4.0K    /var/crash
    357M    /var/lib
    4.0K    /var/local
    0       /var/lock
    22M     /var/log
    4.0K    /var/mail
    4.0K    /var/opt
    0       /var/run
    16K     /var/scripts
    32K     /var/spool
    12K     /var/tmp
    150M    /var/www
    We now see that the largest directory under /var is cache @ 415 MB, then lib @ 357 MB and www @ 150 MB

    I hope this helps prevents future mishaps.

    LHammonds

  2. #12
    Join Date
    Nov 2009
    Location
    Mataro, Spain
    Beans
    13,975
    Distro
    Ubuntu 14.04 Trusty Tahr

    Re: getting You don't have enough free space in /var/cache/apt/archives/.

    Hold on, if you are using systemrescuecd to boot, that changes things a lot. The commands you issue give results from the live rescuecd session, not from your installation.

    You need to chroot into your installation so that you work from inside it... And also don't forget to mount your /boot partition which I don't see on that rescuecd screenshot.

    So first list all disks to make sure which is your partition. One command you should be able to use is:
    Code:
    lsblk
    That should list all disks and partitions. After we know that we can plan the chroot.
    Darko.
    -----------------------------------------------------------------------
    Ubuntu 14.04 LTS 64bit & Windows 10 Pro 64bit

  3. #13
    Join Date
    Nov 2007
    Location
    Coldwater, OH
    Beans
    524
    Distro
    Ubuntu 9.04 Jaunty Jackalope

    Re: getting You don't have enough free space in /var/cache/apt/archives/.

    I dont know really how to mount the system in vps but here is the command you wanted:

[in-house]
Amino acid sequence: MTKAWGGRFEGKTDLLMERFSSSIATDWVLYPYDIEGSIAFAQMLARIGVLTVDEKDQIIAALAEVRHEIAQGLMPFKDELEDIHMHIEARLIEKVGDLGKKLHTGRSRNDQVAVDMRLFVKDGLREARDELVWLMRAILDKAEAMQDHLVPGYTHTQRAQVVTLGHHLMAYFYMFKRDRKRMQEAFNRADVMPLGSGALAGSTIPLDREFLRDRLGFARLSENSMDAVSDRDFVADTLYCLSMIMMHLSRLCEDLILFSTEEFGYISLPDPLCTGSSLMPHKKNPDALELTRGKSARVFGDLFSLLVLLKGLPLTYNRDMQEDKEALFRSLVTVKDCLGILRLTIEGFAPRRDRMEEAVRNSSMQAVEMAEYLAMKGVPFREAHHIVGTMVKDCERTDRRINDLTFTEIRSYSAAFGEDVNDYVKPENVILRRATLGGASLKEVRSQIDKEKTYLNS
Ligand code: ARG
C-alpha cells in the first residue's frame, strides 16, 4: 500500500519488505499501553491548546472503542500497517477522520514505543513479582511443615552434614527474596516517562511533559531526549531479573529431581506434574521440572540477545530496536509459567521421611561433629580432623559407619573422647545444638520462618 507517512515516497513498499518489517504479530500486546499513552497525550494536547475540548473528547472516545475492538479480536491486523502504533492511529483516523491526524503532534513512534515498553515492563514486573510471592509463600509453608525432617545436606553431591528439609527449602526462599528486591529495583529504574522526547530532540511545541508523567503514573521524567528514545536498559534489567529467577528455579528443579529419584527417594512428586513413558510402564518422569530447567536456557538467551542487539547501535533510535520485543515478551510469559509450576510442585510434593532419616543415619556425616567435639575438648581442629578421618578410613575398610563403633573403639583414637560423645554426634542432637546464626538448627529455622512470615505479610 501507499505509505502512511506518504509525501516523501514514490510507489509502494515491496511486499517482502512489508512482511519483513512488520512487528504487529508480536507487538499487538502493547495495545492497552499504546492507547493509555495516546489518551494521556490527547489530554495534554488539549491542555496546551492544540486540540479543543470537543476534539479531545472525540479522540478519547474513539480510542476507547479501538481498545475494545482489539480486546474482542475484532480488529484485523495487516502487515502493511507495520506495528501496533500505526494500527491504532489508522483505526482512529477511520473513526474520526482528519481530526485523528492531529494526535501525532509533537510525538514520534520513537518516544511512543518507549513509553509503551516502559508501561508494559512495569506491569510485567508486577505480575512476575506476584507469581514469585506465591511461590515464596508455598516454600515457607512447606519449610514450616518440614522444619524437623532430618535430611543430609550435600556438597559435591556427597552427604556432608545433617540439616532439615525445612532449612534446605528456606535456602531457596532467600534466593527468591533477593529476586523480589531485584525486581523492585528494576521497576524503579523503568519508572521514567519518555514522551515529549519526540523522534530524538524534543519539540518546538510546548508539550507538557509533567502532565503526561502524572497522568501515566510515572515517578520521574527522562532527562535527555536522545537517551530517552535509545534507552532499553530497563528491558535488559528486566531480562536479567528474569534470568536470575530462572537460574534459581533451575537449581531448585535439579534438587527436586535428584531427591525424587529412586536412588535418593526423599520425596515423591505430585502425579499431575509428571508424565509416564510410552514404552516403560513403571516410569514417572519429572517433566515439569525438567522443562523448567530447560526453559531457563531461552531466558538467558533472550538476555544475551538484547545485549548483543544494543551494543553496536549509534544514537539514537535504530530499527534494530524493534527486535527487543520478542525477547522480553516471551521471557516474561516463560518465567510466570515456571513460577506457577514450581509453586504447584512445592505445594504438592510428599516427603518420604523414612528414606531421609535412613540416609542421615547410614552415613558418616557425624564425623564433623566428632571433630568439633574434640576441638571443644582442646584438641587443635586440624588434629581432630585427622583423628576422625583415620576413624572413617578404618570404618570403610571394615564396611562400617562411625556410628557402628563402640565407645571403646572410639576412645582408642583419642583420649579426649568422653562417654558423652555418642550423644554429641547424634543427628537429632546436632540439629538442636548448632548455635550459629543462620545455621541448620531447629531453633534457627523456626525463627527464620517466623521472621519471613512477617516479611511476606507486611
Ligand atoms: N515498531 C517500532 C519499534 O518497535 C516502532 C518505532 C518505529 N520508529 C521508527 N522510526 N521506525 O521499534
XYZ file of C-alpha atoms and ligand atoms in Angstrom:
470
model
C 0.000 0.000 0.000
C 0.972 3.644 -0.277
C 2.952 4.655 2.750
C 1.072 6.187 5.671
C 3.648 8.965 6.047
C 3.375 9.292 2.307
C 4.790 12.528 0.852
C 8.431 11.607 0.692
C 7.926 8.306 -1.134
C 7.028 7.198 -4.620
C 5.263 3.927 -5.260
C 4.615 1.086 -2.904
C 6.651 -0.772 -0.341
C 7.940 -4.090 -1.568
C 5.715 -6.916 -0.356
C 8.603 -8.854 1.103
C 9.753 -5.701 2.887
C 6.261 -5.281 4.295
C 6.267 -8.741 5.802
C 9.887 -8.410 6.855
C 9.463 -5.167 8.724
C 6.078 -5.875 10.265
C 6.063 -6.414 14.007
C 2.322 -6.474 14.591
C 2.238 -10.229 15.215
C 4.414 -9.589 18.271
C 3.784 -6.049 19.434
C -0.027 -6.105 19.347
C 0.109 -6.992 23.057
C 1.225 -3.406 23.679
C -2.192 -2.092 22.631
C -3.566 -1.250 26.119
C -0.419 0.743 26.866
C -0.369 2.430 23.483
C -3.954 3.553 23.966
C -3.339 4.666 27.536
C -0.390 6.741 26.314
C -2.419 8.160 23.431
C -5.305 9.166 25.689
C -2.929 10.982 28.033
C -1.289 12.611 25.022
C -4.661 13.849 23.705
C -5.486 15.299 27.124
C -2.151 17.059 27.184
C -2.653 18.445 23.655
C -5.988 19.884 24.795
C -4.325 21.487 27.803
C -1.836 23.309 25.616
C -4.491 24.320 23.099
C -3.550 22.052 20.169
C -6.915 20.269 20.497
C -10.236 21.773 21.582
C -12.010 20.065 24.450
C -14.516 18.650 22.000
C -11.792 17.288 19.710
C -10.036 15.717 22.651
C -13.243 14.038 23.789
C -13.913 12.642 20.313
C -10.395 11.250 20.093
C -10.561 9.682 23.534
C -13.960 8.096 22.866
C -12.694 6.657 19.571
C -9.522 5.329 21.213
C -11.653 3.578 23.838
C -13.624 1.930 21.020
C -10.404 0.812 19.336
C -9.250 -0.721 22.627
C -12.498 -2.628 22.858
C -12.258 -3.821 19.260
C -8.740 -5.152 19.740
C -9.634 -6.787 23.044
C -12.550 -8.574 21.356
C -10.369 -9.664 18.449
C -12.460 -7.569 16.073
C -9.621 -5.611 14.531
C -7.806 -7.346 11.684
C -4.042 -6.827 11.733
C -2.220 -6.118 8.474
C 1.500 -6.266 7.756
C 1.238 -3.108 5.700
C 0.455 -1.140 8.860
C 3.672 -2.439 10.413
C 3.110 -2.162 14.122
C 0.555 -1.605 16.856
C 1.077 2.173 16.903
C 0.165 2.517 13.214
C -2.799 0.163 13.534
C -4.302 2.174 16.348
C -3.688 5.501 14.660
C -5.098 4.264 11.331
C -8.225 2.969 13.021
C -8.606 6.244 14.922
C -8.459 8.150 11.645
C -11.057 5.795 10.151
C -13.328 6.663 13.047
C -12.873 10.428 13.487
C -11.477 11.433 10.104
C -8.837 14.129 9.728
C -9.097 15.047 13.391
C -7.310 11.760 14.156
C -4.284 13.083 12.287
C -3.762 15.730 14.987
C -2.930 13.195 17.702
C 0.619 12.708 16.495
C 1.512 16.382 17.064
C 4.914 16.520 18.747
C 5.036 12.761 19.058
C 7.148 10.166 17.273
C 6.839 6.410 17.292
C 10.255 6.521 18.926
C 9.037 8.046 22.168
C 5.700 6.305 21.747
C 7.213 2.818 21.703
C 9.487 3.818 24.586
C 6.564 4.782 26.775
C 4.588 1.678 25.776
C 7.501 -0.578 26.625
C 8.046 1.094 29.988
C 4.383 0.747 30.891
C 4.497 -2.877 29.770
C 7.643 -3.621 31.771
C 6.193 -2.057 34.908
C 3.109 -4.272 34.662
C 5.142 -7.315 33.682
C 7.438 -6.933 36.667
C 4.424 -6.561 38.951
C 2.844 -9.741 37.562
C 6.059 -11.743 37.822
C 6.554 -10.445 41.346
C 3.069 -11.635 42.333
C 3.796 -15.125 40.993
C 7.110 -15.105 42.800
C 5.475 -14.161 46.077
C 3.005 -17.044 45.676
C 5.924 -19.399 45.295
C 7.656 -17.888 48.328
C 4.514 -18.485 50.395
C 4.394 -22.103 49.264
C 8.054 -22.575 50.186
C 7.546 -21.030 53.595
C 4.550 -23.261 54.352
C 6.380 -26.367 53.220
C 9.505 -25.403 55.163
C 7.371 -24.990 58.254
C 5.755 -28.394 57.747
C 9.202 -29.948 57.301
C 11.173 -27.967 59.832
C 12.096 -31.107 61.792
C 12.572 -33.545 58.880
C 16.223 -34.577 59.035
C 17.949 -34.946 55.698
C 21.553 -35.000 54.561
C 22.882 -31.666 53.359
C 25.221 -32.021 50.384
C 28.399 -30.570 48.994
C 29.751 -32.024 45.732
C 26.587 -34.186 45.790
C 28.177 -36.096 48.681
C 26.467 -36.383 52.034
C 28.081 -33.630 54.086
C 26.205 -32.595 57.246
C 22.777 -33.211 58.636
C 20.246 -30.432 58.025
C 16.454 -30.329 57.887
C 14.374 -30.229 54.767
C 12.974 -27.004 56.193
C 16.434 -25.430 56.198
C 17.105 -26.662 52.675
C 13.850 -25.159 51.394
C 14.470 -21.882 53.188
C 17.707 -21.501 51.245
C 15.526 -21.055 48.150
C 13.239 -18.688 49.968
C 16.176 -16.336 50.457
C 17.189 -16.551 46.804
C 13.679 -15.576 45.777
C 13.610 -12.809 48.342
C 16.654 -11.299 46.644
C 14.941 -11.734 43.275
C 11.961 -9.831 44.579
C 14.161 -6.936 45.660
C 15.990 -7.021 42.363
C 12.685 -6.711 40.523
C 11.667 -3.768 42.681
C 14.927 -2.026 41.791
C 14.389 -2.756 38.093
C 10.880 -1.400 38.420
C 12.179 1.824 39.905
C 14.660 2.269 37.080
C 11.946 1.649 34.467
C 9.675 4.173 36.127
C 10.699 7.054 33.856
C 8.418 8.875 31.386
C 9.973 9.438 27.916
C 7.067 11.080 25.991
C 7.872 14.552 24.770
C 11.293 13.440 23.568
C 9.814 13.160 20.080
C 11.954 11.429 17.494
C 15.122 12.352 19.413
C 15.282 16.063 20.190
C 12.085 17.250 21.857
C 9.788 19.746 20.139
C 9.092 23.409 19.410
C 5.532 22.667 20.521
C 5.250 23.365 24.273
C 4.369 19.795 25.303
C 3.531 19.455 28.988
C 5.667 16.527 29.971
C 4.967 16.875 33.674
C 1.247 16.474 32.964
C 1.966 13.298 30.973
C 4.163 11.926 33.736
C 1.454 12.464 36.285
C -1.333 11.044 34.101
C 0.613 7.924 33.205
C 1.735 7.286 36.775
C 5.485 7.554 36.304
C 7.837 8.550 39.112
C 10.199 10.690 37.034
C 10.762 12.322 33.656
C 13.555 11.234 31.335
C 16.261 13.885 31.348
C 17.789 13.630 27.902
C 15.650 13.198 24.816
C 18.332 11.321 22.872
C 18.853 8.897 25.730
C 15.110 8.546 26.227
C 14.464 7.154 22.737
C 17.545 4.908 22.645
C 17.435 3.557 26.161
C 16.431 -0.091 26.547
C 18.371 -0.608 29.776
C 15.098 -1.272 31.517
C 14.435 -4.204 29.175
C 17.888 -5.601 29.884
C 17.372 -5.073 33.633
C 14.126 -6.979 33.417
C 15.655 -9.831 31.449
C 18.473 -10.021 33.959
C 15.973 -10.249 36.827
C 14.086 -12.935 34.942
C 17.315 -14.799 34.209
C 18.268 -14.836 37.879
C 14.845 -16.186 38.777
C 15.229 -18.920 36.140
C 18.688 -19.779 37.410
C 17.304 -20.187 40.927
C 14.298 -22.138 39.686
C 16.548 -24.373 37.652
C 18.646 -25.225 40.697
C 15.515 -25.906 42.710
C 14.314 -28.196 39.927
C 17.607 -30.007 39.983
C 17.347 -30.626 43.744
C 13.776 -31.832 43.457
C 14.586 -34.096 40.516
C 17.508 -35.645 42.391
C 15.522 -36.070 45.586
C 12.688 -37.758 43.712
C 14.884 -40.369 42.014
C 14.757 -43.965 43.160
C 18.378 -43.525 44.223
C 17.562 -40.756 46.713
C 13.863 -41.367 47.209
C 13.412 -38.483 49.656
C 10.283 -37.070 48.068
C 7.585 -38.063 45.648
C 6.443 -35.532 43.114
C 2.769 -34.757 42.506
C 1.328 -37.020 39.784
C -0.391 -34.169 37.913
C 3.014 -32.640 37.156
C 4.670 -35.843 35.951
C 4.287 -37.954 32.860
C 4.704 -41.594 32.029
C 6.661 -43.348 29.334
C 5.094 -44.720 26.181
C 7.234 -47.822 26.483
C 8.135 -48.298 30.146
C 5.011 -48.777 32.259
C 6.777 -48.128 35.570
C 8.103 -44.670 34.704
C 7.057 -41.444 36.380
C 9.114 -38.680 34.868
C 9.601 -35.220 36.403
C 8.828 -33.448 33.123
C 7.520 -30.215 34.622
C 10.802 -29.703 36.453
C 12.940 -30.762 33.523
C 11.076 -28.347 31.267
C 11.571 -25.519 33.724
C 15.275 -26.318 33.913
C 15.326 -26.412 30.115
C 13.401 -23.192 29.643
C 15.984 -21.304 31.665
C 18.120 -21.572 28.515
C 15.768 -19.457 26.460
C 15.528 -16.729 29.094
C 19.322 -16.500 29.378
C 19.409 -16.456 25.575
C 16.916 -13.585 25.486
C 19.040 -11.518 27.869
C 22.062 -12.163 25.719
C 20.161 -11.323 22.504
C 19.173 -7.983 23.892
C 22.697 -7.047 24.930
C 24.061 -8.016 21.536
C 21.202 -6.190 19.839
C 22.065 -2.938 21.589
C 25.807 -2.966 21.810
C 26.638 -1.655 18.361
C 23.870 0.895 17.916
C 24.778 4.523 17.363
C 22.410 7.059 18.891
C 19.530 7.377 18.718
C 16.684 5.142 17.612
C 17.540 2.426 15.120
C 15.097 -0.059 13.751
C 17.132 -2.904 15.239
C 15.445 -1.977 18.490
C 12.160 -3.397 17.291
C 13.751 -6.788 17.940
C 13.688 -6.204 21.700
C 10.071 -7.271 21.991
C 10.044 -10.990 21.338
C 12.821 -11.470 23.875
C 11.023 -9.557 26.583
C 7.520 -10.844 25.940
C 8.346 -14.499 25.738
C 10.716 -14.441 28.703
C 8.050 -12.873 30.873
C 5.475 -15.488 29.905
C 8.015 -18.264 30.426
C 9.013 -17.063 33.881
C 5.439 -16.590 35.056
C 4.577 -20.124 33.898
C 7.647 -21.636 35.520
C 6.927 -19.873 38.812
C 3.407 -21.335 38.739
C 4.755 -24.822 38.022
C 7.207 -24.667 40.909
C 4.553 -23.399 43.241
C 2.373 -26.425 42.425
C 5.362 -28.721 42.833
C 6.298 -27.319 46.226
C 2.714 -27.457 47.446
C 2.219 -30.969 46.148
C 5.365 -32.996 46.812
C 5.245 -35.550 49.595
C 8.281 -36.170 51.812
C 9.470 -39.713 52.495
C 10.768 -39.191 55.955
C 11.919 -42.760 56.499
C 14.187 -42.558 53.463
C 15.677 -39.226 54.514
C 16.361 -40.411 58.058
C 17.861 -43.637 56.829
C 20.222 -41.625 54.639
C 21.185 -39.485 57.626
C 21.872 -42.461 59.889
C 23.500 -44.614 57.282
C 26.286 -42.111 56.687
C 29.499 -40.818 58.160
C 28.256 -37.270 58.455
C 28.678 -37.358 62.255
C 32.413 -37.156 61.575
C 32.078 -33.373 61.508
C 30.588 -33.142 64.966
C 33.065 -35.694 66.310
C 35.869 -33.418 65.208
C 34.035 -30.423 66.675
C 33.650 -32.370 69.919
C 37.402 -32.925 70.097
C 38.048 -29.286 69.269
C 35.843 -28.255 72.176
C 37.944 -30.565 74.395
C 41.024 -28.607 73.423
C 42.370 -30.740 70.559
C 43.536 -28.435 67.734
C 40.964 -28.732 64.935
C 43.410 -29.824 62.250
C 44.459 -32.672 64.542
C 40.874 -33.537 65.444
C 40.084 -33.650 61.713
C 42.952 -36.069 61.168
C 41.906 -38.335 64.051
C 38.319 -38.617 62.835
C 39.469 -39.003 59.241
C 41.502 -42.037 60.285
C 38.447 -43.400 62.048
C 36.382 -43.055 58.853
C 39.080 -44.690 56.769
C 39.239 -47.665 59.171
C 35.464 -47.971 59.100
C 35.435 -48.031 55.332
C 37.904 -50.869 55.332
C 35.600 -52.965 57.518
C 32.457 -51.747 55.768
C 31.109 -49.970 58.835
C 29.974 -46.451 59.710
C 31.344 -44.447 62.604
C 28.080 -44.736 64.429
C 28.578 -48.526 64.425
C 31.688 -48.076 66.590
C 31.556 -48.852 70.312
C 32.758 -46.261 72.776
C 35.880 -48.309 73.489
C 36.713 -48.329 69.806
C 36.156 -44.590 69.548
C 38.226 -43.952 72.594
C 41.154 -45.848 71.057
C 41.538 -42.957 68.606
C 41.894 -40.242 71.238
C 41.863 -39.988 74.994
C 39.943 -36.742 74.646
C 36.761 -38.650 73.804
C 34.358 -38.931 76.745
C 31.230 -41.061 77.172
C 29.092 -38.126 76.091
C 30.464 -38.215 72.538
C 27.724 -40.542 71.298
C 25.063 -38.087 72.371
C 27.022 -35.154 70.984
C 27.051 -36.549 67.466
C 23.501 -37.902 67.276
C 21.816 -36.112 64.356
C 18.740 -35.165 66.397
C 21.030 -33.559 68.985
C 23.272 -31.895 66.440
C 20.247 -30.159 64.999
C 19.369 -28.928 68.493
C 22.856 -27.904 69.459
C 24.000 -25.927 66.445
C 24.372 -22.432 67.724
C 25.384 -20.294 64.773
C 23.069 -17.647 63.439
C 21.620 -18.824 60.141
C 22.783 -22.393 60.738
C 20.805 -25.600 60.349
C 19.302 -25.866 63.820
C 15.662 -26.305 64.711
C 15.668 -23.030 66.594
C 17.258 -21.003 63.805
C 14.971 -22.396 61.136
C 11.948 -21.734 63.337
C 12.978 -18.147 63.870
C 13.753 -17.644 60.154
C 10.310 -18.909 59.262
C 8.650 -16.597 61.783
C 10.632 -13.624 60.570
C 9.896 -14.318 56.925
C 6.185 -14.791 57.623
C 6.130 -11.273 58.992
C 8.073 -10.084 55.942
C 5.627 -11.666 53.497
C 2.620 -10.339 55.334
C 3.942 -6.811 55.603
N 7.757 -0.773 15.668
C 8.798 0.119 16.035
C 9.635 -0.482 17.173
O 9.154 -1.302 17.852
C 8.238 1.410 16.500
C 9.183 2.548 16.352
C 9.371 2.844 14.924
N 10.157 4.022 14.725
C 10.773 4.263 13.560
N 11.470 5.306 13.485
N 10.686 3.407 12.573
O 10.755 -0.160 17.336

ub2.jpg

    but in main system as /dev/mapper/mail--vg-root its still showing full disk.
    Tim's Computer Repair
    trpcrepair.com

  4. #14
    Join Date
    Nov 2009
    Location
    Mataro, Spain
    Beans
    13,975
    Distro
    Ubuntu 14.04 Trusty Tahr

    Re: getting You don't have enough free space in /var/cache/apt/archives/.

    OK. So, /dev/vda1 is your /boot. And you also have LVM on the server, that you need to activate (although I think rescuecd does that for you).

    To make sure the LVM is activated, and unmount any default mount point, try the following:
    Code:
    vgchange -ay
    umount /dev/mail-vg/root   (I believe that is your LV name, if not adjust it accordingly)
    After that is done, you are ready to temporarily mount everything and chroot:
    Code:
    mount /dev/mail-vg/root /mnt
    mount /dev/vda1 /mnt/boot
    mount --bind /proc /mnt/proc
    mount --bind /dev /mnt/dev
    mount --bind /sys /mnt/sys
    chroot /mnt
    After that you should be inside your OS chroot. Stop at this point and show the output of:
    Code:
    ls /boot
    Do not do anything else, leave the terminal session open...
    Darko.
    -----------------------------------------------------------------------
    Ubuntu 14.04 LTS 64bit & Windows 10 Pro 64bit